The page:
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Eyedrops are a simple way to get medicine to the surface of the eye, but taking drops several times a day can be onerous for patients. A startup company in Cambridge, MA, has developed an alternative: contact lenses that can deliver drugs to the eye for a month or more.

Eyenovations is developing the technology to make it easier for patients with glaucoma to receive medicine without relying on frequent eyedrops. The company believes that the lenses could prove useful for treating several other eye conditions and for delivering antibiotics following eye surgery.

Daniel Kohane, director of the Laboratory for Biomaterials and Drug Delivery at Children’s Hospital in Boston, first developed this drug-delivering contact lens while collaborating with ophthalmologists seeking a better way to deliver antibiotics to patients who had received a prosthetic cornea.

Kohane worked with Joseph Ciolino, a clinical fellow at Massachusetts Eye and Ear Infirmary, to modify contact-lens materials to carry medications. The team developed a hydrogel lens with a polymer film inside that contains the medication. The medication is released from the contact gradually, and the rate of release can be controlled by altering the properties of the polymer film and the lens. In future models, Kohane adds, it may be possible to infuse the medication directly into the hydogel material of the lens.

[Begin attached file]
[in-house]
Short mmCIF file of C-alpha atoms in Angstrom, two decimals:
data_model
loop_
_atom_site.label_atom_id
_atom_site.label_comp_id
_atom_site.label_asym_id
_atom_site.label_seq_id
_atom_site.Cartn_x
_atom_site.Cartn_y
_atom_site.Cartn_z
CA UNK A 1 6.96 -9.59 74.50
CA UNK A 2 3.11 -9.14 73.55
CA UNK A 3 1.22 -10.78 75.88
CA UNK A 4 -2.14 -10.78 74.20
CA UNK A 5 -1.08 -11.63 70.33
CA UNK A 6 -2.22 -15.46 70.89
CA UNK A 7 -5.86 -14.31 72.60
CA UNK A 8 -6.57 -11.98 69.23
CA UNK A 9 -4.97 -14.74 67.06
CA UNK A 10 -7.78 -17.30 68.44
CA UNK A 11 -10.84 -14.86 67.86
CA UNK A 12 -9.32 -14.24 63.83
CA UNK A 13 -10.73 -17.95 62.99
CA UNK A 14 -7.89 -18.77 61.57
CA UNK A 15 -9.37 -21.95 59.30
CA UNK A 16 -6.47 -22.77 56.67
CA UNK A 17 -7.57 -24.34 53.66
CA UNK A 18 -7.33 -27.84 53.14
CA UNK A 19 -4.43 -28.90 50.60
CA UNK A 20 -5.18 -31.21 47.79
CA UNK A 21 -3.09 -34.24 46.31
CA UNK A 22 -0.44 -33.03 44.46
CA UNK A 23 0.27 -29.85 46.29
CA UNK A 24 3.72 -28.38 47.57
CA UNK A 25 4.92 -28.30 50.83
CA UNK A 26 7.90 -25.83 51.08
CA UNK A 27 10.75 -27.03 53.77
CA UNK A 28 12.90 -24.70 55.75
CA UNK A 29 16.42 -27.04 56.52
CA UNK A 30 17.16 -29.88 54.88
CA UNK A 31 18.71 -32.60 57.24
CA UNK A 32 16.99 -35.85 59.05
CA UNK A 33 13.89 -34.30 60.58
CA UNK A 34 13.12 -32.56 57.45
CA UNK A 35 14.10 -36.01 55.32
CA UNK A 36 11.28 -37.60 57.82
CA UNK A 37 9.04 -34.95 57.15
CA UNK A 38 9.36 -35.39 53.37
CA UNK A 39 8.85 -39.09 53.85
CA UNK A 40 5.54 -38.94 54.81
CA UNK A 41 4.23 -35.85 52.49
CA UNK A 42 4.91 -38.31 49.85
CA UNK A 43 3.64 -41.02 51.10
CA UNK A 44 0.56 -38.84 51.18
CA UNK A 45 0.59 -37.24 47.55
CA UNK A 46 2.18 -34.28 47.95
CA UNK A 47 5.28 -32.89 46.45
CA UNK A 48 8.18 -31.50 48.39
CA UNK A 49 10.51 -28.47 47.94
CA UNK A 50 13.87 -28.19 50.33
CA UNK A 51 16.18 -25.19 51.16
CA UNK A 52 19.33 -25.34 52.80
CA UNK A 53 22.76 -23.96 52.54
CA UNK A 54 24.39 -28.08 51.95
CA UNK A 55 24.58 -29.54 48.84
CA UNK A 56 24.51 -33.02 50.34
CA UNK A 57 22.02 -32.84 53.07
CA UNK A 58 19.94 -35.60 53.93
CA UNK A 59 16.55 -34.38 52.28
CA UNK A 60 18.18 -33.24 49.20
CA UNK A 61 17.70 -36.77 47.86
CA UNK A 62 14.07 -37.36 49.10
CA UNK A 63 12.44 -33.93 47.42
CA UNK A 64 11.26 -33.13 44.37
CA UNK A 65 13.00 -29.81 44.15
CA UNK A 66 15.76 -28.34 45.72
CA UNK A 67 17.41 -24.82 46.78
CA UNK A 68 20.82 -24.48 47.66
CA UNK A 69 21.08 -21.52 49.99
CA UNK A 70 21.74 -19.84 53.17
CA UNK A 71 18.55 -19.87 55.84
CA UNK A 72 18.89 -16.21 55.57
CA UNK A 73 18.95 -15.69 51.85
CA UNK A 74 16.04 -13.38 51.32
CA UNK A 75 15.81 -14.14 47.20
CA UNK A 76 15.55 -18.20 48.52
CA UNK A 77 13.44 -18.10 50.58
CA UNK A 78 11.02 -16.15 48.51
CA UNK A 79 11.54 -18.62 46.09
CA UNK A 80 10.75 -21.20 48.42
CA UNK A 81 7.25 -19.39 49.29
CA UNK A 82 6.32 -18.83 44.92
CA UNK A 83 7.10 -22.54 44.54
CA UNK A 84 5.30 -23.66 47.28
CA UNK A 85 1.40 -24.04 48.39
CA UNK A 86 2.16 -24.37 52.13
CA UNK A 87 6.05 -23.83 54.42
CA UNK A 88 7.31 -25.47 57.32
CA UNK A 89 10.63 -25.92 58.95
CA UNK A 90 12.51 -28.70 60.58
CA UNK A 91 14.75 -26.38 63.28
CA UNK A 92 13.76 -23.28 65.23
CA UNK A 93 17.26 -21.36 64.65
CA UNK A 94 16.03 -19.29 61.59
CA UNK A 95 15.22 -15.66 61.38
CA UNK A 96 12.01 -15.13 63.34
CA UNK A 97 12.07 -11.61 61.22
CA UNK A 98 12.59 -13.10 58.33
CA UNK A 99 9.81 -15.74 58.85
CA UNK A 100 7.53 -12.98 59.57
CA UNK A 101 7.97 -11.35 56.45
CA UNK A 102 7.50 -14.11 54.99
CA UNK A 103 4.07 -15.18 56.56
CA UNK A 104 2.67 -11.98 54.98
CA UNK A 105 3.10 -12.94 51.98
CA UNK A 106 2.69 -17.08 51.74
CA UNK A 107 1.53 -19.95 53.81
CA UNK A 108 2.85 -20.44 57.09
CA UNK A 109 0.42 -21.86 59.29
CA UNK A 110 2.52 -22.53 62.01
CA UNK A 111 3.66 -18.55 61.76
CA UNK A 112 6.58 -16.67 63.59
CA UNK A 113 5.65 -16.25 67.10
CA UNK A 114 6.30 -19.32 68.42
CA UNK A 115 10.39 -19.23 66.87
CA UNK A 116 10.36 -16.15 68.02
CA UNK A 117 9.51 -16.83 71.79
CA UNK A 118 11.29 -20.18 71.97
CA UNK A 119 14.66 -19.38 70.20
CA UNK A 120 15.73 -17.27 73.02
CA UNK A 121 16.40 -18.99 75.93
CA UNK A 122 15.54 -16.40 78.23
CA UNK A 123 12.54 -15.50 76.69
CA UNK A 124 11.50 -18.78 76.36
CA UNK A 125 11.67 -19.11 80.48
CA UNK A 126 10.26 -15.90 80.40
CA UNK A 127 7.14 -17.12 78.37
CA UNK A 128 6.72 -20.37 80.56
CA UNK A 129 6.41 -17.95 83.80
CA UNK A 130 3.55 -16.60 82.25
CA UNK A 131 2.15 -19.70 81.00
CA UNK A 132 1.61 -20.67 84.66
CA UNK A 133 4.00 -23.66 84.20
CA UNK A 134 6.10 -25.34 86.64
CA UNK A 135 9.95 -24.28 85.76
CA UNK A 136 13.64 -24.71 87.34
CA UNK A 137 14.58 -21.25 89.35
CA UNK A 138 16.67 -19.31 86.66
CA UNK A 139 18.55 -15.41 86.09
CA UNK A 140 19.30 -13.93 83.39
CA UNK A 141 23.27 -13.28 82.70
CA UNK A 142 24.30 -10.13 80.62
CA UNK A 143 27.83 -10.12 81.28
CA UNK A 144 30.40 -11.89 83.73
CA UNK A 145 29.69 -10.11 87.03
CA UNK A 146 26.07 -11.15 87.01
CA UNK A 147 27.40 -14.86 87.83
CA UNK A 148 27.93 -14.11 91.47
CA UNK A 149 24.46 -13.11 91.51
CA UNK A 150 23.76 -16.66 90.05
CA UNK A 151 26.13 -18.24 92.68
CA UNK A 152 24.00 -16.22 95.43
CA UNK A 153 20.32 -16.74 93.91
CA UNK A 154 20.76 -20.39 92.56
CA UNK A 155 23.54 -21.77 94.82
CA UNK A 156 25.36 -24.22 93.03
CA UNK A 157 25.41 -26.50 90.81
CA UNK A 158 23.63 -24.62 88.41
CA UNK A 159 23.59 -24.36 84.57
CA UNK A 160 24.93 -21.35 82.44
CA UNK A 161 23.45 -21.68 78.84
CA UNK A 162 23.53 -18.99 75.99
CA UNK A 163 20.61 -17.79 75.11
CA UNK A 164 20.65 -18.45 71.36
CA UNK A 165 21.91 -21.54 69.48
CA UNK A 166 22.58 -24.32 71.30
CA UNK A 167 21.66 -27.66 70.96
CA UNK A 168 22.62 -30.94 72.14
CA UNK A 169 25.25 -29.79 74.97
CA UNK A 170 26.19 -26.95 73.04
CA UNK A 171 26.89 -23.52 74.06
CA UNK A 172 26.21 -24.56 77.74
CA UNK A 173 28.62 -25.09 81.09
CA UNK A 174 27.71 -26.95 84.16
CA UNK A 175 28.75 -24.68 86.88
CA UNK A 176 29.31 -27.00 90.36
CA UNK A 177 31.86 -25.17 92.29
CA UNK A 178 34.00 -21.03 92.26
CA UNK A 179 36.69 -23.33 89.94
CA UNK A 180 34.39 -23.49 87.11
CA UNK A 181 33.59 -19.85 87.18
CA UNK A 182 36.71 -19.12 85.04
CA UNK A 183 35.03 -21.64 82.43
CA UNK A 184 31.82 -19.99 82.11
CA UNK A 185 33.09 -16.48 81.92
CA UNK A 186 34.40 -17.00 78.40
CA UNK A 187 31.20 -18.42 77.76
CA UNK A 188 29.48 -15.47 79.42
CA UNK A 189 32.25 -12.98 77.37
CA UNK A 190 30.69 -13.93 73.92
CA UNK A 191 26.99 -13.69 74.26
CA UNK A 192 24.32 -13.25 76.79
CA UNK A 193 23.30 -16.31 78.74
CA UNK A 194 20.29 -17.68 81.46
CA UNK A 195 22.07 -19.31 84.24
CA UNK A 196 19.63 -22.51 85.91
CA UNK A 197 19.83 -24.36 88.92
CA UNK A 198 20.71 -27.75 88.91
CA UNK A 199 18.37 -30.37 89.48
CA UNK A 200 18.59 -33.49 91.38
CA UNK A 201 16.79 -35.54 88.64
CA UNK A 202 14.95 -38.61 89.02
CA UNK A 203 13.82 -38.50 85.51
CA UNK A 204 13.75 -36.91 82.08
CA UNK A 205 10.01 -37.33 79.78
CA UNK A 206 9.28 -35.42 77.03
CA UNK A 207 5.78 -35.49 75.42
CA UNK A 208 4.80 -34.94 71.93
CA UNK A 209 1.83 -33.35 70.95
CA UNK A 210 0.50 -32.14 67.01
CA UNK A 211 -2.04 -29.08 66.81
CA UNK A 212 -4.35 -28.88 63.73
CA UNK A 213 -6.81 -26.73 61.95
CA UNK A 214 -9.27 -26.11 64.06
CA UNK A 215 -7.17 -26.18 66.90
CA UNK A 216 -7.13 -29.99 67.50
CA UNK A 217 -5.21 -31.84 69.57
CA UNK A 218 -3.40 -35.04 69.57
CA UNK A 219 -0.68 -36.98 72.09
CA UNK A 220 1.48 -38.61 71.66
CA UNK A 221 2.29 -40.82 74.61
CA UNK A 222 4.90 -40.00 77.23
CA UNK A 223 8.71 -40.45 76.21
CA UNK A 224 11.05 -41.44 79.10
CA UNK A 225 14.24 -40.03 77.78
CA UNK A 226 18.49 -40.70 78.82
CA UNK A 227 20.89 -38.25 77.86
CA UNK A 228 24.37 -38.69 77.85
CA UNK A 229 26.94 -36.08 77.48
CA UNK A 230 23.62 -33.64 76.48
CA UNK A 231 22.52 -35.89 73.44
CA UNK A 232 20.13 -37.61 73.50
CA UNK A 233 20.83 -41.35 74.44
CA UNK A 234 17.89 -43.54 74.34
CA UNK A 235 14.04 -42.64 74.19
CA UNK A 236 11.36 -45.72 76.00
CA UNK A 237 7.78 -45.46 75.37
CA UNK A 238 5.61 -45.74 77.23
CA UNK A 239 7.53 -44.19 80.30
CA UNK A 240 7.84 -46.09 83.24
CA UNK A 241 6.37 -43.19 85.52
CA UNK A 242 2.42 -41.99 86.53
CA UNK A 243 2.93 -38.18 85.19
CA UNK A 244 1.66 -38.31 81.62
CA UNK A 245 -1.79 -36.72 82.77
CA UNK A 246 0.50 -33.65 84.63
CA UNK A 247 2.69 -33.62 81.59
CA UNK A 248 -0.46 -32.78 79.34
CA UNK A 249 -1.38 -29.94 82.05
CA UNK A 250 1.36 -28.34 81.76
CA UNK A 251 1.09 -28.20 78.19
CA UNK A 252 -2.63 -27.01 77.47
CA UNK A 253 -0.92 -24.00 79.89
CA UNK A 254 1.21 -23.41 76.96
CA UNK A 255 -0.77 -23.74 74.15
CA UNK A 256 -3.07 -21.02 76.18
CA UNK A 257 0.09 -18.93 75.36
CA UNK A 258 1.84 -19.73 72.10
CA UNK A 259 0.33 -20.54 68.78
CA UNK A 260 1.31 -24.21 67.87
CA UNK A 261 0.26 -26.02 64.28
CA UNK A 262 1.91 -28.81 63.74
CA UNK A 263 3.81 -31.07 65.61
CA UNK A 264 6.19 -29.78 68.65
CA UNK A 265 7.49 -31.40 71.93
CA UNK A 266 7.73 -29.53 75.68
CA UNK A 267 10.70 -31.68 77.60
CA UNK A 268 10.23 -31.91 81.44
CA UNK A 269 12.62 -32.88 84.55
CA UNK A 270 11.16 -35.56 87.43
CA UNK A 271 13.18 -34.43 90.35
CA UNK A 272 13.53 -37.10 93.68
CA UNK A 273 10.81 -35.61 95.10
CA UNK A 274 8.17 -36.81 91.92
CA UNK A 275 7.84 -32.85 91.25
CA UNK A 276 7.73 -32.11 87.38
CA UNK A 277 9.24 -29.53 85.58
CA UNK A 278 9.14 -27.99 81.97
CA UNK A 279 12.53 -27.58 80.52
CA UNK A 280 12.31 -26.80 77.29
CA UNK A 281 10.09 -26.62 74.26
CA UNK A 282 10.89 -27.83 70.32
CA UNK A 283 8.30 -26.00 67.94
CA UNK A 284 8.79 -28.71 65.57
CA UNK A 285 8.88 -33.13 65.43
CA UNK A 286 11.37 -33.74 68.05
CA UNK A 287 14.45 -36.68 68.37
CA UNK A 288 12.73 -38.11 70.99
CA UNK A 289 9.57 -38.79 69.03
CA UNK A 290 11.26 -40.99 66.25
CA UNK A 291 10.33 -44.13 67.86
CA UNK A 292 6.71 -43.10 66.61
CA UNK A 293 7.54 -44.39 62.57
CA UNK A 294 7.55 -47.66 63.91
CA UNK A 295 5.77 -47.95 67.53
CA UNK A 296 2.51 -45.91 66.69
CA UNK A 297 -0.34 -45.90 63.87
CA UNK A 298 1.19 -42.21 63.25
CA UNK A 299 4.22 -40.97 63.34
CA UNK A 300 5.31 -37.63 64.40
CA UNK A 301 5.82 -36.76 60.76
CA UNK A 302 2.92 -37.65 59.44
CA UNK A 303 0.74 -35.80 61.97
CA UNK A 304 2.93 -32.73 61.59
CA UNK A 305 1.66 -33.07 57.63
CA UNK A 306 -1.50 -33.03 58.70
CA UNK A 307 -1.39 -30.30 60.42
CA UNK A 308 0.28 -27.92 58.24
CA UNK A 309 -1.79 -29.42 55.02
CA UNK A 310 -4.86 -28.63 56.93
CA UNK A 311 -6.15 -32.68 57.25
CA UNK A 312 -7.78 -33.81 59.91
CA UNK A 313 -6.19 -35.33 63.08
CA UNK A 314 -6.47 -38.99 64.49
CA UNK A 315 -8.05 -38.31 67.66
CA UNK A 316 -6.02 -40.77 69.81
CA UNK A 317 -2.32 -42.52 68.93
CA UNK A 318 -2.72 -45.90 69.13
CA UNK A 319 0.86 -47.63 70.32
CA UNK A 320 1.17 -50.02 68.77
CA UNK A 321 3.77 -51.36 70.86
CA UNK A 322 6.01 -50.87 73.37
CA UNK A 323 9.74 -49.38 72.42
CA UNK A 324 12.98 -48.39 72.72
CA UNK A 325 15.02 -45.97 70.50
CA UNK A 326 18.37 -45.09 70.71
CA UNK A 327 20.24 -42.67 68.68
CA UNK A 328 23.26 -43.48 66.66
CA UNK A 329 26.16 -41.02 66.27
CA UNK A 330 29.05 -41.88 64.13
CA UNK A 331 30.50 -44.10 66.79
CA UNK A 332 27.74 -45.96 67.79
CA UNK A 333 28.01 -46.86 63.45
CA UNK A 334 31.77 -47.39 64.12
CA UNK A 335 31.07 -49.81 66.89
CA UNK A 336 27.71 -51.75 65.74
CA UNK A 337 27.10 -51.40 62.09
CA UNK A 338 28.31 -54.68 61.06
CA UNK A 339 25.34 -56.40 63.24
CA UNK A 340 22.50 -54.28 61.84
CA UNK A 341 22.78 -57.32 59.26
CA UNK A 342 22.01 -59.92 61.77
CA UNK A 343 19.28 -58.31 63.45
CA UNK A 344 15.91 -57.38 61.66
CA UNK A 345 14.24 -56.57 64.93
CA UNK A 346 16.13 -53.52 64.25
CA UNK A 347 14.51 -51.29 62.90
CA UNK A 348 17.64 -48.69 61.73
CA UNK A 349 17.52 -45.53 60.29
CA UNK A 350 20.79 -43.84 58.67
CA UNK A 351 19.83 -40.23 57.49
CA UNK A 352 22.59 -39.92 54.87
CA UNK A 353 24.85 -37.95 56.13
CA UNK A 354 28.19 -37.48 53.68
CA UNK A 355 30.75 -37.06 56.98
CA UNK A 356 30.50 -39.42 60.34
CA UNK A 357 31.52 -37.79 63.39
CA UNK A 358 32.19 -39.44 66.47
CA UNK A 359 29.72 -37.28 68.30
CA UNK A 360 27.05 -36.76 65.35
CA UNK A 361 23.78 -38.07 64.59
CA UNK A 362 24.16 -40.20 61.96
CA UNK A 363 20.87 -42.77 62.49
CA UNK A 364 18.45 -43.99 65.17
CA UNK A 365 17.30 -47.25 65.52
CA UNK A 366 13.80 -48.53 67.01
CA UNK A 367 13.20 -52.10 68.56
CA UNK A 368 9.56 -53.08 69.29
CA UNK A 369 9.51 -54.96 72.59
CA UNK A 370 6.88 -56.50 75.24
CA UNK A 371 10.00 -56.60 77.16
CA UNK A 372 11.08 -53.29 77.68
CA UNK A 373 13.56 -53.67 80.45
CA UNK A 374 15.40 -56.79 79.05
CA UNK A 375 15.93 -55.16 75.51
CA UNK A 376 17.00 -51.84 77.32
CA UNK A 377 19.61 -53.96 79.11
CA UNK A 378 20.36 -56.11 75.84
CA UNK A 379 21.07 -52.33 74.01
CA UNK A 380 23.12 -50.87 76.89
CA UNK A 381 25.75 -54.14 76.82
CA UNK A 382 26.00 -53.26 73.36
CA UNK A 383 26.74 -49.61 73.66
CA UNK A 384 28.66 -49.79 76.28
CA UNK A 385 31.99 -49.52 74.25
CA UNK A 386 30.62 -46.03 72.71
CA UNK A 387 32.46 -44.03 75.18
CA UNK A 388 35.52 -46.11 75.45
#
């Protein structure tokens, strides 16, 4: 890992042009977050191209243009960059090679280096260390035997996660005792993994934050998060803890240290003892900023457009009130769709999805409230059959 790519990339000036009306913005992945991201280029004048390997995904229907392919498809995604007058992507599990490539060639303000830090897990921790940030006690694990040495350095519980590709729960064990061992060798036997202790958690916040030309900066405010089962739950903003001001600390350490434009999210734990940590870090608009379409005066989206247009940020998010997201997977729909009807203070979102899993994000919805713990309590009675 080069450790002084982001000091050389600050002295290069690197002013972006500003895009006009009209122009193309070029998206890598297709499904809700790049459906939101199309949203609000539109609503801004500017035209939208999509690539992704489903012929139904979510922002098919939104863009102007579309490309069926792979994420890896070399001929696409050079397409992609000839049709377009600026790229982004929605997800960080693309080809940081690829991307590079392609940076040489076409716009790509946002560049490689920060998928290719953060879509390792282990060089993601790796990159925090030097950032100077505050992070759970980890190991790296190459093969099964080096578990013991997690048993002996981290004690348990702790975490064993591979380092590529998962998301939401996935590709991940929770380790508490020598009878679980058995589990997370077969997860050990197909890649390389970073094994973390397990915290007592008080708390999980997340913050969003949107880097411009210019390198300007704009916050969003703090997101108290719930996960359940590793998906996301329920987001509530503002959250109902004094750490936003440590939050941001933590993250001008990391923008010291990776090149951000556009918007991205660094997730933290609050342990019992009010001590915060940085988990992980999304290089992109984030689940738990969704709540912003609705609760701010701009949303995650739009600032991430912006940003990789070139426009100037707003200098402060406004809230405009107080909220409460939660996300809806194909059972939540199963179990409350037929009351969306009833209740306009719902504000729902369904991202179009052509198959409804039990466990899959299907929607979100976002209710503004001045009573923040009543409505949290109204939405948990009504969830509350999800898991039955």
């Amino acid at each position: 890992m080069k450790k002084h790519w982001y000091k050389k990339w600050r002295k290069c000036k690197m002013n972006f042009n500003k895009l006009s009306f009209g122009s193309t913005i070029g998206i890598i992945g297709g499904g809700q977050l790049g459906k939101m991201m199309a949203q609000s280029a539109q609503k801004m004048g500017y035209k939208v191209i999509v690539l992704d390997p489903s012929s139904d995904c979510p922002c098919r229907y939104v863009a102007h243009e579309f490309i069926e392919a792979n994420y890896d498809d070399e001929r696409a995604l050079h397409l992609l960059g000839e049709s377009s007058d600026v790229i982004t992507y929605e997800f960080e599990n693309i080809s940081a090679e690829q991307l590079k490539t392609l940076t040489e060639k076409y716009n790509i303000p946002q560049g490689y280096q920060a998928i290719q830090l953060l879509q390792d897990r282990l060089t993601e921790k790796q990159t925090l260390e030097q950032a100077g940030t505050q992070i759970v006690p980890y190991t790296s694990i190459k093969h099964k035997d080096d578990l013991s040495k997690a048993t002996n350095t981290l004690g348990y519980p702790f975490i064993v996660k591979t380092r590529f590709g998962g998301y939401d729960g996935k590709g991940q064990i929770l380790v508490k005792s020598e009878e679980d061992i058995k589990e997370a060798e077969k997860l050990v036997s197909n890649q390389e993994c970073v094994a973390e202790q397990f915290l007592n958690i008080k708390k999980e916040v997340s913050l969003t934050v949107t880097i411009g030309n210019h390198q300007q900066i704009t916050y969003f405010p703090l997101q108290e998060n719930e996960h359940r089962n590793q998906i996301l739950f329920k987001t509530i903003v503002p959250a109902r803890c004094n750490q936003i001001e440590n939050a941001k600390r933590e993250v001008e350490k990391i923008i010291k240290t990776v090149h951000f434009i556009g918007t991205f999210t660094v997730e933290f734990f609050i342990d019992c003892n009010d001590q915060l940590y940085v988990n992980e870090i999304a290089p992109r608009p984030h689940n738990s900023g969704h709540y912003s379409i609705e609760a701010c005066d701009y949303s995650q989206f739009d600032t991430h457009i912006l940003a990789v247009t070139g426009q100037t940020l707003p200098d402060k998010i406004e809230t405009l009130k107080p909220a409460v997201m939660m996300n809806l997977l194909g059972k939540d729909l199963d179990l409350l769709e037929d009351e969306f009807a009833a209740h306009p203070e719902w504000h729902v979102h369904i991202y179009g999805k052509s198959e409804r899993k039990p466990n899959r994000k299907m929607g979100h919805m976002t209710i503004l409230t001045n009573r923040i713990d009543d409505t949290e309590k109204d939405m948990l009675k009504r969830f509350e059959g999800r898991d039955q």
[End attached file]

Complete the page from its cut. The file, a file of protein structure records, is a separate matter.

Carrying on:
Several other research groups have explored contact lenses that carry medications, but they have struggled to achieve extended release of the drugs. The Eyenovations team found a way to make their lens deliver high doses of medication for up to 100 days–a process they are now patenting. They plan to develop commercial lenses, using materials approved by the Food and Drug Administration (FDA), that deliver drugs for up to 30 days–the FDA’s limit for single-use contact lenses.

This January the team published a proof-of-concept paper in Investigative Ophthalmology and Visual Science demonstrating that the lenses could release an antibiotic for more than a month. Chris Kreitel, a student at MIT’s Sloan School of Management, who joined the scientific team to develop a business plan for the startup company, says that the group has begun animal testing and plans clinical testing soon.

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Credit: MIT, Massachusetts Eye and Ear Infirmary, Children's Hospital Boston

Tagged: Biomedicine, Materials, polymers, eye disease, contact lens, glaucoma

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